It’s been coming together for quite some time. It’s right before our eyes. We need only look. American leaders have talked about it for decades, authors have exposed it, and the information is readily available. Implementation is accelerating, and we are feeling many of its effects—terrorized citizens stripped of their constitutional rights, economy tumbling out of control, seizure of public lands, killer droughts and forest fires, torrential rains, desperately hungry wildlife, distressed and dying forests.
The Trust’s board members led me straight into the conspiracy. The Rockefeller “think tanks” have different names, but they all have the same board and membership structure. Each works towards the ultimate goal of One World Order, fulfilling their particular piece of the total pie. It’s a pyramid effect, with the top groups planning strategies for their assigned geographical areas and setting timelines for completion. They implement the strategies through their numerous tentacles of lower subgroups that take action, track their progress and report back to the higher groups.
Membership is by invitation only. They supposedly want “the highest level unofficial group possible,” but actually have extensive U.S. government-appointed and elected officials. The U.S. Departments of State, Defense, Security and Treasury are well entrenched with multiple, high-ranking secretaries, ambassadors, trade reps, and chairmen. The remaining membership includes the world’s richest CEOs and financiers, union leaders, media, nongovernmental organizations and educational facilities. Harvard is the predominant university involved. Just like the Trust, the directors hop back and forth from group to group, and members are involved in many groups.
One of the first established was the Council on Foreign Relations (CFR). It’s the think tank for U.S. strategies. Marxist Edward Mandell House founded the CFR in 1921, after eight years as President Woodrow Wilson’s chief advisor. House’s dream was to socialize America from the inside out, by taking control of both political parties, using them to implement the socialist government, and by establishing a central state bank.
During Wilson’s first year in office in 1913, the U.S. passed the Federal Reserve Act, establishing our central bank as the Federal Reserve Bank (FRB). This took control of money production and economy away from the U.S. Congress and gave it to an elite group of private bankers. William McDonough, FRB president, is a Council on Foreign Relations and Trilateral member.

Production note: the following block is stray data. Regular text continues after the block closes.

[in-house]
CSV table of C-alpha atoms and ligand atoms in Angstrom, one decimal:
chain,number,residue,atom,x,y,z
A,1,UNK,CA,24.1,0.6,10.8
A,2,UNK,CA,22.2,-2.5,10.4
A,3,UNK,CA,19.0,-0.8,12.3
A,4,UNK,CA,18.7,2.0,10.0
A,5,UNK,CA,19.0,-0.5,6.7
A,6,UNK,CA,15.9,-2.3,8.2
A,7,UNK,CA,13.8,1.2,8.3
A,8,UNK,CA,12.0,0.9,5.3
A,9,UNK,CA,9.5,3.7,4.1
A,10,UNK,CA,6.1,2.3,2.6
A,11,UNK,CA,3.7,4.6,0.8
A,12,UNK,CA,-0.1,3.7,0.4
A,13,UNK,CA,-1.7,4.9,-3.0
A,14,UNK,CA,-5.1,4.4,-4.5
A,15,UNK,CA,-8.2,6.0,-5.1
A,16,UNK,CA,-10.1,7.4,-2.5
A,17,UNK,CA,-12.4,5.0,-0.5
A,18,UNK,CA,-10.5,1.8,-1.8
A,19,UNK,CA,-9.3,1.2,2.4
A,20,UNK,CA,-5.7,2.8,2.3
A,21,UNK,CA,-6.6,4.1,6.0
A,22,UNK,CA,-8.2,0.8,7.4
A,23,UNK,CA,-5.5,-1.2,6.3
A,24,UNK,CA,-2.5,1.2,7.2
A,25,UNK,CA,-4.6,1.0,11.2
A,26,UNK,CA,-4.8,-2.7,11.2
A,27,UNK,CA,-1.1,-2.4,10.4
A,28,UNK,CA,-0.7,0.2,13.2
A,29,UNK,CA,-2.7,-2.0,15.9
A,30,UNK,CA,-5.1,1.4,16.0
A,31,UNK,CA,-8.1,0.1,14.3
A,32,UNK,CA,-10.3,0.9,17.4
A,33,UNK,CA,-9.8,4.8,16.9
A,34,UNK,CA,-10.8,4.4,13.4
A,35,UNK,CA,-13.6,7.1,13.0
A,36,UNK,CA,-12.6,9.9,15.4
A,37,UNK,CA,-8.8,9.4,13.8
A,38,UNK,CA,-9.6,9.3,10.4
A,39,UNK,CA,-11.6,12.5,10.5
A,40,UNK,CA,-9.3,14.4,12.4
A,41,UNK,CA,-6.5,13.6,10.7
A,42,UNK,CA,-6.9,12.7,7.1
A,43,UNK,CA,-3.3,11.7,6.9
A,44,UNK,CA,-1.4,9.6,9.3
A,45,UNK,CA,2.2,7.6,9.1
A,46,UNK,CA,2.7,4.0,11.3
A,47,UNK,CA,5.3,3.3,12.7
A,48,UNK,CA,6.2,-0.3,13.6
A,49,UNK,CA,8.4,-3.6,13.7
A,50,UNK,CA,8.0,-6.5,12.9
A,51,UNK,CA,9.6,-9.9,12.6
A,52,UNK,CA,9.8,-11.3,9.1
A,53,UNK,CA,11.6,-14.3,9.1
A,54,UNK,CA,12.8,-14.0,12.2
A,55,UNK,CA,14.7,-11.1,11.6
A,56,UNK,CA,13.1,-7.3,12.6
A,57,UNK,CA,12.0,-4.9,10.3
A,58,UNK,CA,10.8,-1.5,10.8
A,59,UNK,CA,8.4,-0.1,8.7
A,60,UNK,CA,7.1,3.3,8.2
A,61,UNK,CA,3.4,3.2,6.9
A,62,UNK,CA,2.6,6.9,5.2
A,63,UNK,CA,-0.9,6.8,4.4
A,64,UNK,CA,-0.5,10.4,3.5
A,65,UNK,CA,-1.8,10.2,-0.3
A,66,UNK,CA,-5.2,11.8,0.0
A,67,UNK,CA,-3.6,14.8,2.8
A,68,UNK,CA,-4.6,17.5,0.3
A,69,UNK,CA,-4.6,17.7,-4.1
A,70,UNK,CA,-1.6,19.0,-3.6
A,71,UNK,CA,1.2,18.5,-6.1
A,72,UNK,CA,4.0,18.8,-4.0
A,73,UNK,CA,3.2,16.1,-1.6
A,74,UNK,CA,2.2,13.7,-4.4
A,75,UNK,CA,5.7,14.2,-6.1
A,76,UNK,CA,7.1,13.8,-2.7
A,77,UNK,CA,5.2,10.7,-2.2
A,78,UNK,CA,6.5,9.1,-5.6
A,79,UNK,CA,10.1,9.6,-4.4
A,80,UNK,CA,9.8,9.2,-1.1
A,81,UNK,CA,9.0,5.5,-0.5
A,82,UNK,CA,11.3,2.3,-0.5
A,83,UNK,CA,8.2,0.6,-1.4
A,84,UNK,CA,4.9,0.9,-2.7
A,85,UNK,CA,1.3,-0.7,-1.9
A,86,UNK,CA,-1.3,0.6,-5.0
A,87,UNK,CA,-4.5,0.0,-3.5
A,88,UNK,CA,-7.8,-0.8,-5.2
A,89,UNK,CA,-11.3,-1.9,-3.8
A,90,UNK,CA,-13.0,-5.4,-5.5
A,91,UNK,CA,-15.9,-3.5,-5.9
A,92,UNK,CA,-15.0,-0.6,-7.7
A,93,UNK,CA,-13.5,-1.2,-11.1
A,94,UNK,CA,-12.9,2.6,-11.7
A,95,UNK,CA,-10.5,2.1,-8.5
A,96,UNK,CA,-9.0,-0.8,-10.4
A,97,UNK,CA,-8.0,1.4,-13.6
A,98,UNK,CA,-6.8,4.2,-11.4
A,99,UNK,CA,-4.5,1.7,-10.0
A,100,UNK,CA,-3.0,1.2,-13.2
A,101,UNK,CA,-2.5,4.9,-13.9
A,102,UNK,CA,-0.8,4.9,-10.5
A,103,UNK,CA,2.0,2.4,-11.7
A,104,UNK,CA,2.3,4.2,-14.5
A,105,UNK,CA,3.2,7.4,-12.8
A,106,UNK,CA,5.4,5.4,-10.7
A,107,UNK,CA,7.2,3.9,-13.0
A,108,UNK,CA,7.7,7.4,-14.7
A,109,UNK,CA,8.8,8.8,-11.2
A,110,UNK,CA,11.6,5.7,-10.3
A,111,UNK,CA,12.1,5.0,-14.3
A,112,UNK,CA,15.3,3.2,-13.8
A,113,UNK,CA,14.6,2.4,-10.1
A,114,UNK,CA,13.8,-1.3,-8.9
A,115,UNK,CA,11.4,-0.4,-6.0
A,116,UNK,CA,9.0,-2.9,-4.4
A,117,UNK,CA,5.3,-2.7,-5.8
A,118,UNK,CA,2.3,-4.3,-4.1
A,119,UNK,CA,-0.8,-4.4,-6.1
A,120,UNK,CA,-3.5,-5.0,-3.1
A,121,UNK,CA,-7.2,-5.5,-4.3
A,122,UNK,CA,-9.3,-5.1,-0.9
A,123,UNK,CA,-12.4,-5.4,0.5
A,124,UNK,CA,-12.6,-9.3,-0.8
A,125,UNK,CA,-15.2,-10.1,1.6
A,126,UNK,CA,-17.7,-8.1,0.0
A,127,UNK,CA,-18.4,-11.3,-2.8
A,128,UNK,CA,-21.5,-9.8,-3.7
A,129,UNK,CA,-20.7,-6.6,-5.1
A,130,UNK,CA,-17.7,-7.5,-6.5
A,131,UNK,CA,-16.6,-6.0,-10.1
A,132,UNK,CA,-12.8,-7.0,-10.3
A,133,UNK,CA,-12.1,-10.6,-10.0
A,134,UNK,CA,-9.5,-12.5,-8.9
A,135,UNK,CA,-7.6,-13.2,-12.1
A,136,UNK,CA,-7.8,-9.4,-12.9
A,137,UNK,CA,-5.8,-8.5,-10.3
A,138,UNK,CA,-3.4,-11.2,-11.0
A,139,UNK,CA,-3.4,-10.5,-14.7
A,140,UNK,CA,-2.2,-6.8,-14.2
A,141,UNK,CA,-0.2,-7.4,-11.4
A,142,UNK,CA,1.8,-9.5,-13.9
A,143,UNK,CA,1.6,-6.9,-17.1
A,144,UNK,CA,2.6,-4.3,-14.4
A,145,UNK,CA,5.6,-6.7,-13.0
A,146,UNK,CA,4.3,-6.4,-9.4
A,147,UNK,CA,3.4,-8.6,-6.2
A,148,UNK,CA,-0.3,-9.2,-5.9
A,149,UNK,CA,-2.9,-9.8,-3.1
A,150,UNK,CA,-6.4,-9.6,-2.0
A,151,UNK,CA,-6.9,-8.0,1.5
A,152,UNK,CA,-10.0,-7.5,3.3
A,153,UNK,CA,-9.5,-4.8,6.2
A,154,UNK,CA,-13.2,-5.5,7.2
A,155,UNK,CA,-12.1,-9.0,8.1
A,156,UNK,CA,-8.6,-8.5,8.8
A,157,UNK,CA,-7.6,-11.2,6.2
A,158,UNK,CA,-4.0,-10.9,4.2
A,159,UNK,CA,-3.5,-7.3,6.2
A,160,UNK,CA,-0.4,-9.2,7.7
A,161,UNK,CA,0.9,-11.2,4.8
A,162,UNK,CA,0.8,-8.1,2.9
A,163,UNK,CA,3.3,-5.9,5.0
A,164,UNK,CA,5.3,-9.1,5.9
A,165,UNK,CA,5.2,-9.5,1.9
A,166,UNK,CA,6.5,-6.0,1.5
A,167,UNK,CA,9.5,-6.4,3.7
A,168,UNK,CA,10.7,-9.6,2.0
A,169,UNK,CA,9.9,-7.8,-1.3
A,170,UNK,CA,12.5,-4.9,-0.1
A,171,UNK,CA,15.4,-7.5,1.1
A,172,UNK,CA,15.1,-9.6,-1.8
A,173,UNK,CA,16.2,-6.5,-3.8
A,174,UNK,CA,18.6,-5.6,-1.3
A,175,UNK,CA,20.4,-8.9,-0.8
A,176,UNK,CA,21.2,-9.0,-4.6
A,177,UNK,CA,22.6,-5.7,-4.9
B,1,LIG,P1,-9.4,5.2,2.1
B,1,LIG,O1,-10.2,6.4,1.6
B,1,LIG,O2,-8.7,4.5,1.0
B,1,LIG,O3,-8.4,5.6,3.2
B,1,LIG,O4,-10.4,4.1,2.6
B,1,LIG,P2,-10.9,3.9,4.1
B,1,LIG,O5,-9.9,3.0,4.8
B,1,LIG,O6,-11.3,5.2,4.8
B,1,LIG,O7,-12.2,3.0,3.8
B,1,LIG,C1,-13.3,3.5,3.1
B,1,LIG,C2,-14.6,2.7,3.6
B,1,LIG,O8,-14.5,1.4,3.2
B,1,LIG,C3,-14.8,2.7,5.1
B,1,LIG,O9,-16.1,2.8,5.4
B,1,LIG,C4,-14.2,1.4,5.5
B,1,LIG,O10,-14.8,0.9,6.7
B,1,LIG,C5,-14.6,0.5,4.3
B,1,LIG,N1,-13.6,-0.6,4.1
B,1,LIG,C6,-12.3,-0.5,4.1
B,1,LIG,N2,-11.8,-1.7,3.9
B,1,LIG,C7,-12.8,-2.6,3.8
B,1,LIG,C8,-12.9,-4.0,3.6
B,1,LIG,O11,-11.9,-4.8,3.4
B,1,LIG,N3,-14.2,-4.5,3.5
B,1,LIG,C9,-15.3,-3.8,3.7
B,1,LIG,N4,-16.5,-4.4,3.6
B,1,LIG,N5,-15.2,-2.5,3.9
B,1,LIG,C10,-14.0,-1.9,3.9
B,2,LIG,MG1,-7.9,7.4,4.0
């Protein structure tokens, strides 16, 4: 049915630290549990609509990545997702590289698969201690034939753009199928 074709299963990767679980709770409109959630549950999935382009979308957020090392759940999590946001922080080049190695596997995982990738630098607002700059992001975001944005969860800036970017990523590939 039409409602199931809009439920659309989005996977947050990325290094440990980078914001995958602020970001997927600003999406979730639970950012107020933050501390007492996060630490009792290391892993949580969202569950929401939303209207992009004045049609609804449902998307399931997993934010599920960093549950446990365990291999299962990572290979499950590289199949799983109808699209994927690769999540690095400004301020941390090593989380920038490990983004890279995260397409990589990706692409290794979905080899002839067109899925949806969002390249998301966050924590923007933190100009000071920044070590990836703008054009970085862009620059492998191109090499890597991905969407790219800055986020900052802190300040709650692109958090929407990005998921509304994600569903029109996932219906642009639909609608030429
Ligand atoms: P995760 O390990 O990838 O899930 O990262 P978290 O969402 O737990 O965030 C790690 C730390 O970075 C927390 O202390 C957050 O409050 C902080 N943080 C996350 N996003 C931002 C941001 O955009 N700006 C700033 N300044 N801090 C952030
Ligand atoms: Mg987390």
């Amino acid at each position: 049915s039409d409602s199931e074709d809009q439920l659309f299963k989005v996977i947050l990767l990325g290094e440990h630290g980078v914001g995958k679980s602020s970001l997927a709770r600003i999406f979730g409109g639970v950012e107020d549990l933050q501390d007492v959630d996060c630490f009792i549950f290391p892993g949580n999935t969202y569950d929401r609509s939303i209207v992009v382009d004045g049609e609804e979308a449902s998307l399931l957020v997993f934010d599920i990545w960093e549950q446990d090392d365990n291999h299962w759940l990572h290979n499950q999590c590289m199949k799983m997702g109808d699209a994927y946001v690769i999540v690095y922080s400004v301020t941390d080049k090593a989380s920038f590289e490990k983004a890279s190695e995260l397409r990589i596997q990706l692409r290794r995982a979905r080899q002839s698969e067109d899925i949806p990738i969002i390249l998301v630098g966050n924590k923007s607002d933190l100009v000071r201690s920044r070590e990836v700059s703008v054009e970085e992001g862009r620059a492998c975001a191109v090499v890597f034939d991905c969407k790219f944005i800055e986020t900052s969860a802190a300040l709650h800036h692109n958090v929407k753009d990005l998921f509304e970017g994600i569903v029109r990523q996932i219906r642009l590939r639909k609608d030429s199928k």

The Trilateral Commission (TC) is a replica of the CFR in structure and membership interests, but has strategies for broader geographical areas—the Americas (U.S., Canada, Mexico), European Union, Pacific Asia. The Trilateral countries’ “growing interdependence” from the 1970s is today “deepening into globalization” with “the need for shared thinking and leadership.”
The Rockefeller Foundation and Carnegie Foundation provided the critical initial funding for the CFR. David Rockefeller is listed as the founder, honorary chair and lifetime trustee of both the CFR and Trilateral Commission. Former or current elected Trilateral members are Vice President Dick Cheney; U.S. Senators Dianne Feinstein, John D. Rockefeller IV, Charles Robb and William Roth Jr.; U.S. Representatives Jim Leach, Charles Rangel and former Speaker of the House Thomas Foley.
For some interesting reading, check out one of their books, “The Imperial Temptation: The New World Order and America’s Purpose” (CFR) or “21st Century Strategies of the Trilateral Countries: in Concert or Conflict?” (TC).
The world’s government is the United Nations. Just a few months ago, Switzerland finally joined, the last country to do so. The only other member “country” outstanding is the Catholic Church. After it joins, all sought-after, prospective members will have been enlisted.
Here’s a few of their recent happenings: China’s Accession to the World Trade Organization: The Red Work Begins; UN and Decolonization; International Conference on Financing for Development; Millennium Development Goals, New Agenda for the Development of Africa.
The world’s central bank is, of course, the World Bank with the International Monetary Fund (UN groups, both work together and are really the same entity). Developing countries borrow from traditional banks due to deficits. When they can’t meet their repayment schedule, the WB/IMF steps in and pays off their debt. In turn, the country must change its government to a democratic state (countries in transition) and meet standards that are impossible to reach. As government and economy collapse, regional chaos ensues. The WB and UN step in to create peace and take collateral for the unpaid debt. One theory says our federal lands are held by the WB for U.S. debt, but as yet this remains undocumented.
It’s time to wake up and to wake up all of those around you. We’ve run out of time for complacency. Do you care about your kids’ and grandkids’ futures? Do you really approve of the plan lying on the table? It’s time to stand up, exercise our rights and demand an America that works for Americans!
What happened to us—the land of the free and the brave? Free and brave are interlocked. You can’t have one without the other. It’s time to take it back. This whole scenario and Americans’ sleepiness reminds me of the Jews and Hitler. Do you remember what happened to the Jews who didn’t act?
Toni Thayer is a researcher, writer, political activist and consultant. Her website www.spirithelps.com has information on public lands "and the state of the Earth."
Reprinted from Range Magazine - Winter 2003, with permission. Subscription information: 1-800-RANGE-4-U
Contact: Judy Keeler
Article granted free of copyrights
To read the complete set of the "Wildlands Project Comes to
Hidalgo County" articles:
Judy Keeler, rancher and activist!
In accordance with Title 17 U.S.C. Section 107, any copyrighted work in this message is distributed under fair use without profit or payment for non-profit research and educational purposes only. [Ref. http://www.law.cornell.edu/uscode/17/107.shtml]